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I Analyzed the Training of 52 Boston Marathon Runners

Boston Marathon Training

I firmly believe no one thing makes you a fast runner. But sadly, social media and the traditional running media want to make you think that there is a single piece of training that you are missing. Articles that just want your click, to sell ads, like:

  • The Optimal Prerun Warmup Sequence
  • 6 Keys to Sticking With Difficult Runs
  • 5 Tempo Runs That Build Both Speed and Stamina
  • Is My Low Resting Heart Rate Too Low?

Don’t get me wrong, working on your warmup and doing tempo runs are important to become a faster runner and being able to qualify for Boston, but these articles make you believe they work that magic.

And one of these miracle things is weekly mileage and slow running.

“Just run slower and increase your weekly mileage. You will get faster, miraculously. There’s even a research paper that confirms it” – Random Runner

Weekly Mileage is Just Part of the Big Picture

With this in mind, I asked 52 runners that qualified for Boston and are running the race in a few weeks; what’s the average weekly mileage and target time.

Unsurprisingly, you can’t find a simple answer. Some runners run less than 40 miles per week and can run a marathon in under 3 hours. And there are runners logging more than 60 miles a week, finishing in around 4 hours.

The only common denominator I could find is that all runners logging more than 70 miles per week have a target of under 3 hours.

I’ll leave this graph below, and you can make your conclusions.

Boston Marathon Training

What Are They Doing Similarly?

Seeing these results made me wonder how these “low-mileage” runners can run fast enough to qualify for Boston.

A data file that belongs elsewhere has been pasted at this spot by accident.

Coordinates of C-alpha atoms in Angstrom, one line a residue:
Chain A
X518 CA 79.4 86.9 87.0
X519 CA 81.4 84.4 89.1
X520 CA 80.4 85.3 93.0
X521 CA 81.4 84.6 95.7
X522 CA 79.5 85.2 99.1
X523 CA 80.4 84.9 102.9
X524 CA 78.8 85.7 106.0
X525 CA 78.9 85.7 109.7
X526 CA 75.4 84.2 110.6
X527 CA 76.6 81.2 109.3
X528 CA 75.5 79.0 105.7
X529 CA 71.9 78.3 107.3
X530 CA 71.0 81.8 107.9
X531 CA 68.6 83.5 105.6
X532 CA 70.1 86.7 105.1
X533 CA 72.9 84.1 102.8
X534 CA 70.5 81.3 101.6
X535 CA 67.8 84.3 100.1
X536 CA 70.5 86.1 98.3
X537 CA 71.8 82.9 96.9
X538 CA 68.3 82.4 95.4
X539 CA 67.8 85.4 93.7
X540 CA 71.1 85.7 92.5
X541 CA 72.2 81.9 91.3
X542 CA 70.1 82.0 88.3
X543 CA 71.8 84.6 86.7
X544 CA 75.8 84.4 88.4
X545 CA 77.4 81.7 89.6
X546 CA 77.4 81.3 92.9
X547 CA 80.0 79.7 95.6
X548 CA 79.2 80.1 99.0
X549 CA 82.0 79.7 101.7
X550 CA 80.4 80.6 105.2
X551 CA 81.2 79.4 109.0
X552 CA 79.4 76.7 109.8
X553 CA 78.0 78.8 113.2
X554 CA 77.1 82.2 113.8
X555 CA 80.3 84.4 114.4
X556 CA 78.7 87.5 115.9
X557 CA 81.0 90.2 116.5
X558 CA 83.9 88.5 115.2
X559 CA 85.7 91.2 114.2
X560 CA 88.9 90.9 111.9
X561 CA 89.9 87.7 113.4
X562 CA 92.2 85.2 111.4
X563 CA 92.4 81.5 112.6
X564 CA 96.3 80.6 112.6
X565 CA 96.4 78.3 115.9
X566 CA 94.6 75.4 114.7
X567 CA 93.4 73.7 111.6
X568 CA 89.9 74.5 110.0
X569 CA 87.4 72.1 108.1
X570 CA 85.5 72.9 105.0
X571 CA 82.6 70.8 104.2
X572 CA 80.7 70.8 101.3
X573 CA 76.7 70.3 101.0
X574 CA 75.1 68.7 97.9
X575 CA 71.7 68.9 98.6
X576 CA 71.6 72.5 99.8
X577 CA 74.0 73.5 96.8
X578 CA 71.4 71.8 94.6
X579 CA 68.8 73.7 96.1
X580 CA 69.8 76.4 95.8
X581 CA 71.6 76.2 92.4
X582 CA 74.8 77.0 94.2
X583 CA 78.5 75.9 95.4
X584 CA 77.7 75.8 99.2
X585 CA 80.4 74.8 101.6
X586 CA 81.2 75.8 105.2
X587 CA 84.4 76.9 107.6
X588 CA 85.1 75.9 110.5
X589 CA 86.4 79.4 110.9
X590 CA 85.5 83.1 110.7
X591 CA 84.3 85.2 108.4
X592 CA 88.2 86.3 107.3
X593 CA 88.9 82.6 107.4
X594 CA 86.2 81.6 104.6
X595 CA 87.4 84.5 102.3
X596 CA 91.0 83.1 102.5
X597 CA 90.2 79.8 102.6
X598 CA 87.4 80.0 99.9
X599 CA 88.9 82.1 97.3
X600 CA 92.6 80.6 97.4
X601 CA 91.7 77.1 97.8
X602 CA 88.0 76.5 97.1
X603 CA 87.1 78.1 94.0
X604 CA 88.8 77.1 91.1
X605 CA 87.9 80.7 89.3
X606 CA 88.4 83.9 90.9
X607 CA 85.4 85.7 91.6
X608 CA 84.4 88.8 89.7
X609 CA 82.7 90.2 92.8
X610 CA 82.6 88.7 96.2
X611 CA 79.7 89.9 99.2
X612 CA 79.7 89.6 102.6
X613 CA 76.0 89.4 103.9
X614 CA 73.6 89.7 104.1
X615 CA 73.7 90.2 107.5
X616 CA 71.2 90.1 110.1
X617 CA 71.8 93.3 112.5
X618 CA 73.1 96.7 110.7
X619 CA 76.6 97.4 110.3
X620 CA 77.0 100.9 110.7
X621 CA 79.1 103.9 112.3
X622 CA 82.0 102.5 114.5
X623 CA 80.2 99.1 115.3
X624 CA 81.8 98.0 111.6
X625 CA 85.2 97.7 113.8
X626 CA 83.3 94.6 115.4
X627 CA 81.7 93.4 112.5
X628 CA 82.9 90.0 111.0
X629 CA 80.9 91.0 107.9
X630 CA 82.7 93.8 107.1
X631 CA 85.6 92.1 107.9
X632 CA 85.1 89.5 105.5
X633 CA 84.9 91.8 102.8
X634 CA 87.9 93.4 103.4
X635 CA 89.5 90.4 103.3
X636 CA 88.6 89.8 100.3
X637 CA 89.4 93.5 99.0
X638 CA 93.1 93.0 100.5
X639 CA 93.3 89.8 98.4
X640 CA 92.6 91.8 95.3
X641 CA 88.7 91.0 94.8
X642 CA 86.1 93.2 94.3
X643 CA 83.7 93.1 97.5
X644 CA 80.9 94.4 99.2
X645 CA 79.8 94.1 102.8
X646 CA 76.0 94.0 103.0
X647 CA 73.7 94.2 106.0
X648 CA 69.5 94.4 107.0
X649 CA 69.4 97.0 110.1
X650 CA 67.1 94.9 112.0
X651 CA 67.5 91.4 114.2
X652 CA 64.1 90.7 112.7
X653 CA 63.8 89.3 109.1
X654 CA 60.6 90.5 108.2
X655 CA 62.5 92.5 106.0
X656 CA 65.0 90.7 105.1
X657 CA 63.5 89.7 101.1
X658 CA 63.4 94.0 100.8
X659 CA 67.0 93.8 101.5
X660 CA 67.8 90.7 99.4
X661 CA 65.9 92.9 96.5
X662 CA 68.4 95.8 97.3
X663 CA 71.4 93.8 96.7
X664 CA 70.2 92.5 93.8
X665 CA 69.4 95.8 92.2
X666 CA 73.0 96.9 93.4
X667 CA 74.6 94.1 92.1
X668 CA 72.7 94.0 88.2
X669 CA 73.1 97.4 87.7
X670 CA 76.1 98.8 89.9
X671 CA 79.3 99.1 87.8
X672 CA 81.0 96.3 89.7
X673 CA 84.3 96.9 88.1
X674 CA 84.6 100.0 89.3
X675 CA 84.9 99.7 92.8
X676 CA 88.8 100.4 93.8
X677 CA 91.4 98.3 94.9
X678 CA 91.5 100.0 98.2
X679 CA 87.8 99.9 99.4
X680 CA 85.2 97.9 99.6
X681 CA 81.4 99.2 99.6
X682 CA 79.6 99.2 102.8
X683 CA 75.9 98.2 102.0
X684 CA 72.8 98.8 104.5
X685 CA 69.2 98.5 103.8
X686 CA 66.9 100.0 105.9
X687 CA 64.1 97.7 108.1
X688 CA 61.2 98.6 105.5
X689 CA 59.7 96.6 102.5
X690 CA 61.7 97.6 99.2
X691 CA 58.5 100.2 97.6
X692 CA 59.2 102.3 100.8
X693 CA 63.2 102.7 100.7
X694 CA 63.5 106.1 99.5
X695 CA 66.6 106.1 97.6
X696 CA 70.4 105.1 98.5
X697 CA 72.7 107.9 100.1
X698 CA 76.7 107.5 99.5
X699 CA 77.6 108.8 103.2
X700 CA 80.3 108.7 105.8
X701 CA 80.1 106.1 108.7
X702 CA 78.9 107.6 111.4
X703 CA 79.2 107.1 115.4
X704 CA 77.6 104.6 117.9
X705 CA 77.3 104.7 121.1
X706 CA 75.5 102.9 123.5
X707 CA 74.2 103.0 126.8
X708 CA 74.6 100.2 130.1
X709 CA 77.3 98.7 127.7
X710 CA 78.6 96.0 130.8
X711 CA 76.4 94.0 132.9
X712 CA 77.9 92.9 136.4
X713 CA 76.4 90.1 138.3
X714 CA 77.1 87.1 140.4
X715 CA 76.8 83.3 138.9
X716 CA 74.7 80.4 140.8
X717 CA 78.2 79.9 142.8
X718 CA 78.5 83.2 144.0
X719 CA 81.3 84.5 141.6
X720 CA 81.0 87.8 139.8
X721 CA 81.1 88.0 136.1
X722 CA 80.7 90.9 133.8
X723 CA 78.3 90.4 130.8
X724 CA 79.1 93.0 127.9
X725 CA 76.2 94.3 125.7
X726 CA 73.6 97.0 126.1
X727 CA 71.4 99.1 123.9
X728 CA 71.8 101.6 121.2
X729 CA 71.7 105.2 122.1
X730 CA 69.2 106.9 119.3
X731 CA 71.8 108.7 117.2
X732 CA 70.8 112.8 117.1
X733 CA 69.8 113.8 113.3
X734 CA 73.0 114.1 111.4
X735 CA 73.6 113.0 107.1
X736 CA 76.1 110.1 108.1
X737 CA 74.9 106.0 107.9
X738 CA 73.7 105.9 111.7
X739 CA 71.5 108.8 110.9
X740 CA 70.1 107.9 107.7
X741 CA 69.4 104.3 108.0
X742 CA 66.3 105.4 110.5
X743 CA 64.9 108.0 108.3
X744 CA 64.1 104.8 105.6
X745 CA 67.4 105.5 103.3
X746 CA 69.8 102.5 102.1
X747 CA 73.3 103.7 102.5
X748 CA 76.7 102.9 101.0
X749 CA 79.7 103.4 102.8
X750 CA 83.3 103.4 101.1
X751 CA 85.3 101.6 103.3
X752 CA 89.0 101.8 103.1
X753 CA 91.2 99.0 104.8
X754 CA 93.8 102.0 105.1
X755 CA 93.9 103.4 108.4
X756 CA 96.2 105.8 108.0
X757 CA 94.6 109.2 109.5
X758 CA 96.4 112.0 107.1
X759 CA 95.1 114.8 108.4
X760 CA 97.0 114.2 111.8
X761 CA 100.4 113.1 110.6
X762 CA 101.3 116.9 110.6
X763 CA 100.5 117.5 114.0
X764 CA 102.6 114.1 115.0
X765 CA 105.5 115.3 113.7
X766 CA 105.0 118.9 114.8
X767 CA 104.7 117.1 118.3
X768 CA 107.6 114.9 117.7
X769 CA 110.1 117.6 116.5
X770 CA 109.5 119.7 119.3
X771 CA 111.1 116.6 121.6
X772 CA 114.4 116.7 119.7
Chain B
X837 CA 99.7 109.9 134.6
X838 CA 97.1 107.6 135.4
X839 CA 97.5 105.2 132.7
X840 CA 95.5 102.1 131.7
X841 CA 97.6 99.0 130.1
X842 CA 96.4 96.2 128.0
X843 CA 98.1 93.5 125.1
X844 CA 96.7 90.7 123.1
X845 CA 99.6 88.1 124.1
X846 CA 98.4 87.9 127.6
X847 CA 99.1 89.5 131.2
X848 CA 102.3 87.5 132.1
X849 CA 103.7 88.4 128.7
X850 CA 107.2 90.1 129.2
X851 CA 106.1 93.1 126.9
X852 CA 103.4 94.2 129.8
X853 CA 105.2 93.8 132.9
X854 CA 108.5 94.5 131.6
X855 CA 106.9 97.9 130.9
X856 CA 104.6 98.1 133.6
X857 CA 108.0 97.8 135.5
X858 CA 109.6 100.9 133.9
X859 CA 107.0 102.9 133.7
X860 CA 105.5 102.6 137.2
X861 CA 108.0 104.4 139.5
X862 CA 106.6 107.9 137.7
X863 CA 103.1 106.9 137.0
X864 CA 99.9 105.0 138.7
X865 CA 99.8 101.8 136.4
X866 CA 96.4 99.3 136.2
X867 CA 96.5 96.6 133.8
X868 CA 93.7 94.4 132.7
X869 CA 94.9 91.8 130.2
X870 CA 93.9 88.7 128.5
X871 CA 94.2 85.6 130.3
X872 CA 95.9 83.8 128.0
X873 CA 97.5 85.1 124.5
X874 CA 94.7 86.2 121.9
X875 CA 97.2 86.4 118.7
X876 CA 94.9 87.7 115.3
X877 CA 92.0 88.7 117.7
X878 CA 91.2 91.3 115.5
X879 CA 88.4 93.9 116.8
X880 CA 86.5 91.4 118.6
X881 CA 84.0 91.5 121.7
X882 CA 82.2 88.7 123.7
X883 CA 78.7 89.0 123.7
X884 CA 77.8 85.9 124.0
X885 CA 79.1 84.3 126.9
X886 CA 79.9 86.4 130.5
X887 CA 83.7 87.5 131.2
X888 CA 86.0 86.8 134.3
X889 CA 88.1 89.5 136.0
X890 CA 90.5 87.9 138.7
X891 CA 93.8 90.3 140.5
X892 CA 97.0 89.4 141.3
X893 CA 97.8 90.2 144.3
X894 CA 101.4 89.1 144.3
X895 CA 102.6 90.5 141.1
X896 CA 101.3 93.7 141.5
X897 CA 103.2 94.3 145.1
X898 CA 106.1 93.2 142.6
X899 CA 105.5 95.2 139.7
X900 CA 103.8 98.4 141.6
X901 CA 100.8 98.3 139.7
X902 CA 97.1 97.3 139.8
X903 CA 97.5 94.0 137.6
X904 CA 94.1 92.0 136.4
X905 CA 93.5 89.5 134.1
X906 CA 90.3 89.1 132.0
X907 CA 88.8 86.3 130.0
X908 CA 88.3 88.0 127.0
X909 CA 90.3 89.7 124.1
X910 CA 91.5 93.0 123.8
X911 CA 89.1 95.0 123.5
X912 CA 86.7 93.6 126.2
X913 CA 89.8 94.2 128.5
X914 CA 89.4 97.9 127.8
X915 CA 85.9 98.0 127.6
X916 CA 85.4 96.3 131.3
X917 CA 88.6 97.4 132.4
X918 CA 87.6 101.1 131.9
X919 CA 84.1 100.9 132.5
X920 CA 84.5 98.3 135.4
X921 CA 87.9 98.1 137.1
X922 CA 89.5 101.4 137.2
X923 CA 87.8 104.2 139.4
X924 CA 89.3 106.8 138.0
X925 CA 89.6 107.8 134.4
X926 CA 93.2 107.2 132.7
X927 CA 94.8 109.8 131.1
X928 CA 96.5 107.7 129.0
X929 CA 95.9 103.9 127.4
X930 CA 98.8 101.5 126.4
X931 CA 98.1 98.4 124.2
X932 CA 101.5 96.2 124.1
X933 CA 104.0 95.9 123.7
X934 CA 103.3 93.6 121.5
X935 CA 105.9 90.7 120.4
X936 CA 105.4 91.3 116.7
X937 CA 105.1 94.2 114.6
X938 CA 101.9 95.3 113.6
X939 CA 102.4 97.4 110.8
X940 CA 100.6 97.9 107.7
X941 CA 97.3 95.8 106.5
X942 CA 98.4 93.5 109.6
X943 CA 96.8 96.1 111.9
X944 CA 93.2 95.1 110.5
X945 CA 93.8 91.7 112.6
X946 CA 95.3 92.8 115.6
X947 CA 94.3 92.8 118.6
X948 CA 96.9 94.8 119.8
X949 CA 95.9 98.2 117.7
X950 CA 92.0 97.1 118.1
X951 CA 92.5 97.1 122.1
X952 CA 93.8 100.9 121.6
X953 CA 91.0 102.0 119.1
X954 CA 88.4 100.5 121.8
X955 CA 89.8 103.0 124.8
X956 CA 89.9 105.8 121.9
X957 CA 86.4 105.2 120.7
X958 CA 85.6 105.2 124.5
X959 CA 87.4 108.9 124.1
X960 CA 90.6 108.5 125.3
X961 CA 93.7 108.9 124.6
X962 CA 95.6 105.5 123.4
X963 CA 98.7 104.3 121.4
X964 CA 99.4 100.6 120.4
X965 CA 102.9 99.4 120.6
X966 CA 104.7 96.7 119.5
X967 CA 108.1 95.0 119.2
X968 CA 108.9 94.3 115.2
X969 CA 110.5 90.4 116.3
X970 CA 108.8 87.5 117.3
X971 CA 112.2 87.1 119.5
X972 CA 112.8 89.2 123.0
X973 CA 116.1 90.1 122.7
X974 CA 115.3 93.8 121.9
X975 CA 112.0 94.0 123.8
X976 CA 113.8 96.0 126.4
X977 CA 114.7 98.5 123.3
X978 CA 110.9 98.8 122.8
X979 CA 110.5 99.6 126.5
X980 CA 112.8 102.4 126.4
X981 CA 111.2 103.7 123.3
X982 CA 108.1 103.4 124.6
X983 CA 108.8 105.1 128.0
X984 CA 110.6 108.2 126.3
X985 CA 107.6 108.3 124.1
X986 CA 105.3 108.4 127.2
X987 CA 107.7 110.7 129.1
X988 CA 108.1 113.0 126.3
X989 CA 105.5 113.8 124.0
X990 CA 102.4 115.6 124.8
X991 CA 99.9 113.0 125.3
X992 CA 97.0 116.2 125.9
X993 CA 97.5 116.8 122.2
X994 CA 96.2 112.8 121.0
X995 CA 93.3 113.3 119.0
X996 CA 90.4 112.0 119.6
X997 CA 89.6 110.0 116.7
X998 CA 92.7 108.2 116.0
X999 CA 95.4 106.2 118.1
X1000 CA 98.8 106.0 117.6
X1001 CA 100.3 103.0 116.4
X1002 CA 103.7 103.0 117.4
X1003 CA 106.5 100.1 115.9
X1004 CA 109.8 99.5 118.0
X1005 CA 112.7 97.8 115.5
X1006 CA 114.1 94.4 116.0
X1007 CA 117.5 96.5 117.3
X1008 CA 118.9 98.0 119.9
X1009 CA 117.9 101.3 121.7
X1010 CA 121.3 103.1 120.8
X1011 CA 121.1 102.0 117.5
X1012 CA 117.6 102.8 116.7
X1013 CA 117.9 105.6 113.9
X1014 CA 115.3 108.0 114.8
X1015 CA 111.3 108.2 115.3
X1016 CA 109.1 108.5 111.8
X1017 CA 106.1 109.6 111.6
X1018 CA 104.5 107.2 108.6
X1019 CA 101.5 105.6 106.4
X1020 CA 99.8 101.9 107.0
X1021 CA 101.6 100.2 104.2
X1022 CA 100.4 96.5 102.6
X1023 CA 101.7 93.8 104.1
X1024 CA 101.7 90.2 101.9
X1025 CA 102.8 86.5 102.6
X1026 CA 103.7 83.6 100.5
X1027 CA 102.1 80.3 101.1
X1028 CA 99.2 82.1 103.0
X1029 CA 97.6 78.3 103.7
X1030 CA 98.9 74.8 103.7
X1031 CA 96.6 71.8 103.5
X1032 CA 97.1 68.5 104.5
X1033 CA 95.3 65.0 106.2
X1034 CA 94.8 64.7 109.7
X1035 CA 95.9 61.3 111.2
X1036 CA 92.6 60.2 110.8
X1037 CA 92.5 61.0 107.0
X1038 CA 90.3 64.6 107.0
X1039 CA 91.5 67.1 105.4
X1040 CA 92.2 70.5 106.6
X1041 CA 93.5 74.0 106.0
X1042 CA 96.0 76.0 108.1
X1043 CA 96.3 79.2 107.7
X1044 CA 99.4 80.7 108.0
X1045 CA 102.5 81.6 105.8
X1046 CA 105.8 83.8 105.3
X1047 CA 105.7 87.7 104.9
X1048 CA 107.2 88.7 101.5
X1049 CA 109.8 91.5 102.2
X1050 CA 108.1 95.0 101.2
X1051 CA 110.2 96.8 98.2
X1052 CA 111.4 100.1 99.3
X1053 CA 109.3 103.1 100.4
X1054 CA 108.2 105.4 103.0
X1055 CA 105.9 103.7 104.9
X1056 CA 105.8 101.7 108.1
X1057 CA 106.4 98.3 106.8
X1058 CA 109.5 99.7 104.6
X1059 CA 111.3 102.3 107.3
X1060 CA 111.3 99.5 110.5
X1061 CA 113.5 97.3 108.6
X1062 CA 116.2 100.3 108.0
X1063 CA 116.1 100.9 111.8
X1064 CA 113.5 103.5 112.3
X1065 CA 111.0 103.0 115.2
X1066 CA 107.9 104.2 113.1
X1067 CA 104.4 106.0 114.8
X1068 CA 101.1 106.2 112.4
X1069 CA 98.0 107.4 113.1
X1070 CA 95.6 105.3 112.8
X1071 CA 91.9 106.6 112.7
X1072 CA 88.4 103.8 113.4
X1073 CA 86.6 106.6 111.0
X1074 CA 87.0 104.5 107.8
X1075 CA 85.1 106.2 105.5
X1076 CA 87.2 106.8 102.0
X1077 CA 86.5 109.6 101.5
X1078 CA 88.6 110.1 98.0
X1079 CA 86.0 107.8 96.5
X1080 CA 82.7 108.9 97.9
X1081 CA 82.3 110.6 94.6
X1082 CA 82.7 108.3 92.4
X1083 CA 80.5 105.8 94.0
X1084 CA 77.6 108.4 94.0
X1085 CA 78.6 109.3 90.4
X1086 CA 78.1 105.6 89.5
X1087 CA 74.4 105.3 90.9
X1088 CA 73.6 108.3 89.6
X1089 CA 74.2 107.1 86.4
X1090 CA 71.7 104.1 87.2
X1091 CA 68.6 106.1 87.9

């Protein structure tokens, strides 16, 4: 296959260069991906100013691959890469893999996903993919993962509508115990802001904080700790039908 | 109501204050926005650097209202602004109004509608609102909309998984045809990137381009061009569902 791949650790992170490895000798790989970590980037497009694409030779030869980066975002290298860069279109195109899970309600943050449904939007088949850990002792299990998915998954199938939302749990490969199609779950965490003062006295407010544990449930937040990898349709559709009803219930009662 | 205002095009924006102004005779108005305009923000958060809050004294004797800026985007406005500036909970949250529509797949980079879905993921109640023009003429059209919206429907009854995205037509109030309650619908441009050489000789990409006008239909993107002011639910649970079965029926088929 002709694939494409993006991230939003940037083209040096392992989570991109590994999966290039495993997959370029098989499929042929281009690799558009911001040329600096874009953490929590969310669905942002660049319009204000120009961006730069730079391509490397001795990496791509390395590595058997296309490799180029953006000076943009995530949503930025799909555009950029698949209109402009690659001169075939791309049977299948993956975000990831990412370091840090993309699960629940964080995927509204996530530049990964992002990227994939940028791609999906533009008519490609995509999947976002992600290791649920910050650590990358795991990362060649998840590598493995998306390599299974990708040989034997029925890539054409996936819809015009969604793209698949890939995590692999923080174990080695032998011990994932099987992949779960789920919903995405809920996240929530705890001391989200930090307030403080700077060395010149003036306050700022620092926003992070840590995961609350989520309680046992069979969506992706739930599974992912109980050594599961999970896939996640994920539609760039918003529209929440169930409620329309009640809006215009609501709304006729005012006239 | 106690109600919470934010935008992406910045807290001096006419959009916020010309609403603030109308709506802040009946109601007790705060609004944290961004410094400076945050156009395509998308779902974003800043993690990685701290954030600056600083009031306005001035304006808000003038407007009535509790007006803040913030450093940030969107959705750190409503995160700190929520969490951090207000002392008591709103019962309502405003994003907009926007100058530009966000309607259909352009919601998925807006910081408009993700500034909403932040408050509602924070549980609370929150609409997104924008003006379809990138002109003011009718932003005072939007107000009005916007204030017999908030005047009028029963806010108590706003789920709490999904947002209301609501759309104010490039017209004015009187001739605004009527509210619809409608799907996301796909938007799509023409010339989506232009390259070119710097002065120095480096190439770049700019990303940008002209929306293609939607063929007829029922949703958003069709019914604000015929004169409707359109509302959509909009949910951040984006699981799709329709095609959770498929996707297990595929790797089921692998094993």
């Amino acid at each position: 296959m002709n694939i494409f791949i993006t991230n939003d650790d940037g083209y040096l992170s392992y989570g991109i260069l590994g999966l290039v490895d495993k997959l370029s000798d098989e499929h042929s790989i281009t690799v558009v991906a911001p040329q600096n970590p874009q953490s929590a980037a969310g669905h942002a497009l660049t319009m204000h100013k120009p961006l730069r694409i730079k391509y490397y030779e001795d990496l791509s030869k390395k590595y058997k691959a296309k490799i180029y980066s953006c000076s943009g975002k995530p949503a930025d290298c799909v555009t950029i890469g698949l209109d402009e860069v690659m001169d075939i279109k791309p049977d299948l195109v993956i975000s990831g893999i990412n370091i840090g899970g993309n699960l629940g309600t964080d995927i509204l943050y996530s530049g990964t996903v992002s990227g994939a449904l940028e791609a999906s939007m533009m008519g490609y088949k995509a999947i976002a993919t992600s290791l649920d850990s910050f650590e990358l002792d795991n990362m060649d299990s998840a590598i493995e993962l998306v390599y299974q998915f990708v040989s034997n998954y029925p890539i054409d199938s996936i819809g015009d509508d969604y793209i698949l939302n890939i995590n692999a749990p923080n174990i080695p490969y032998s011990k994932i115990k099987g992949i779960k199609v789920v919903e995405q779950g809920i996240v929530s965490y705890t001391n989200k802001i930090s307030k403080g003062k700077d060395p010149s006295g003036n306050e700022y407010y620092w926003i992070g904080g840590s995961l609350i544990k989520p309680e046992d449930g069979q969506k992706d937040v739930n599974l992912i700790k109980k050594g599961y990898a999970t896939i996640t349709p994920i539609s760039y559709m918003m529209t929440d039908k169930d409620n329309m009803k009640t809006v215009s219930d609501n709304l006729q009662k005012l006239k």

I found three things that almost all of them did:

  • They do a lot of cross-training. Maybe they run only 4 days a week and have “low mileage” but stay active throughout the week. Cycling and Crossfit being the favorite sports.
  • Quality speed sessions. Every runner talked about having tempo runs or track workouts at least once a week. A lot of them, two times a week.
  • They’ve been running for a long time. Running endurance takes time. You need to be almost superhuman to go from couch potato to a BQ time in a matter of months.

What Can You Learn From This?

First, don’t believe everything you read online. Whatever you read is usually a part of something bigger. Even this article should be taken with a grain of salt. Don’t go and start running way more or less than you are doing right now.

Second. There is no one way to skin a pig. You can become faster and qualify for Boston following various training methods. Just be consistent with one thing, and don’t fall for the quick fixes you will see online.

Finally, if you want to qualify to run the Boston marathon, you can do it. No matter where you are on your running journey, there is a path that works on your strengths that can get you there.

Diego Alcubierre, a passionate runner and coach, started his journey at 26 with a 10k time of 1:06:23 and has since slashed 30 minutes off his personal record. With five running and coaching certifications, Diego is committed to sharing his expertise and proven strategies to help runners of all levels enhance their performance, stay motivated, and enjoy the journey of running. At Bannister, he simplifies complex training concepts, empowering you to achieve your running goals.